Application of a reverse dot blot DNA-DNA hydridization method to quantify host-feeding tendencies of two sibling species in the Anopheles gambiae complex
Department of Zoology, Michigan State University, East Lansing, MI, U.S.A.Department of Entomology, Michigan State University, East Lansing, MI, U.S.A.Centre for Global Health Research, Centers for Disease Control and Prevention/Kenya Medical Research Institute, Kisumu, KenyaResearch Technology Support Facility, Michigan State University, East Lansing, MI, U.S.A.Department of Microbiology and Molecular Genetics, Michigan State University, East Lansing, MI, U.S.A. Medical and Veterinary Entomology
(Impact Factor: 2.86).
12/2013; 27(4):398-407. DOI: 10.1111/j.1365-2915.2012.01063.x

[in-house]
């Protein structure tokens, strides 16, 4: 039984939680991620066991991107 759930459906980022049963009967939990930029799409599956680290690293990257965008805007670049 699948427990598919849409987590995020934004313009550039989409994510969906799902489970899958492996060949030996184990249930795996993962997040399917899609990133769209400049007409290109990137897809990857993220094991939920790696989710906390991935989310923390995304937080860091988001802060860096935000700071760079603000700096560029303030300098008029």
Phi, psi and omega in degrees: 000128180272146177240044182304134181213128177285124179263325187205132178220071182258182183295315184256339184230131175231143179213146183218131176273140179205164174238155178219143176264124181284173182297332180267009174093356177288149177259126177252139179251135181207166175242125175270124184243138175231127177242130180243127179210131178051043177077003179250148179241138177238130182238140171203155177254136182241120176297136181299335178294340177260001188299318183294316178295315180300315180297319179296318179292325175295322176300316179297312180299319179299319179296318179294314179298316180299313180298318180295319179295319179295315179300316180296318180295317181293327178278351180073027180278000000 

A DNA-DNA hybridization method, reverse dot blot analysis (RDBA), was used to identify Anopheles gambiae s.s. and Anopheles arabiensis (Diptera: Culicidae) hosts. Of 299 blood-fed and semi-gravid An. gambiae s.l. collected from Kisian, Kenya, 244 individuals were identifiable to species; of these, 69.5% were An. arabiensis and 29.5% were An. gambiae s.s. Host identifications with RDBA were comparable with those of conventional polymerase chain reaction (PCR) followed by direct sequencing of amplicons of the vertebrate mitochondrial cytochrome b gene. Of the 174 amplicon-producing samples used to compare these two methods, 147 were identifiable by direct sequencing and 139 of these were identifiable by RDBA. Anopheles arabiensis bloodmeals were mostly (94.6%) bovine in origin, whereas An. gambiae s.s. fed upon humans more than 91.8% of the time. Tests by RDBA detected that two of 112 An. arabiensis contained blood from more than one host species, whereas PCR and direct sequencing did not. Recent use of insecticide-treated bednets in Kisian is likely to have caused the shift in the dominant vector species from An. gambiae s.s. to An. arabiensis. Reverse dot blot analysis provides an opportunity to study changes in host-feeding by members of the An. gambiae complex in response to the broadening distribution of vector control measures targeting host-selection behaviours.
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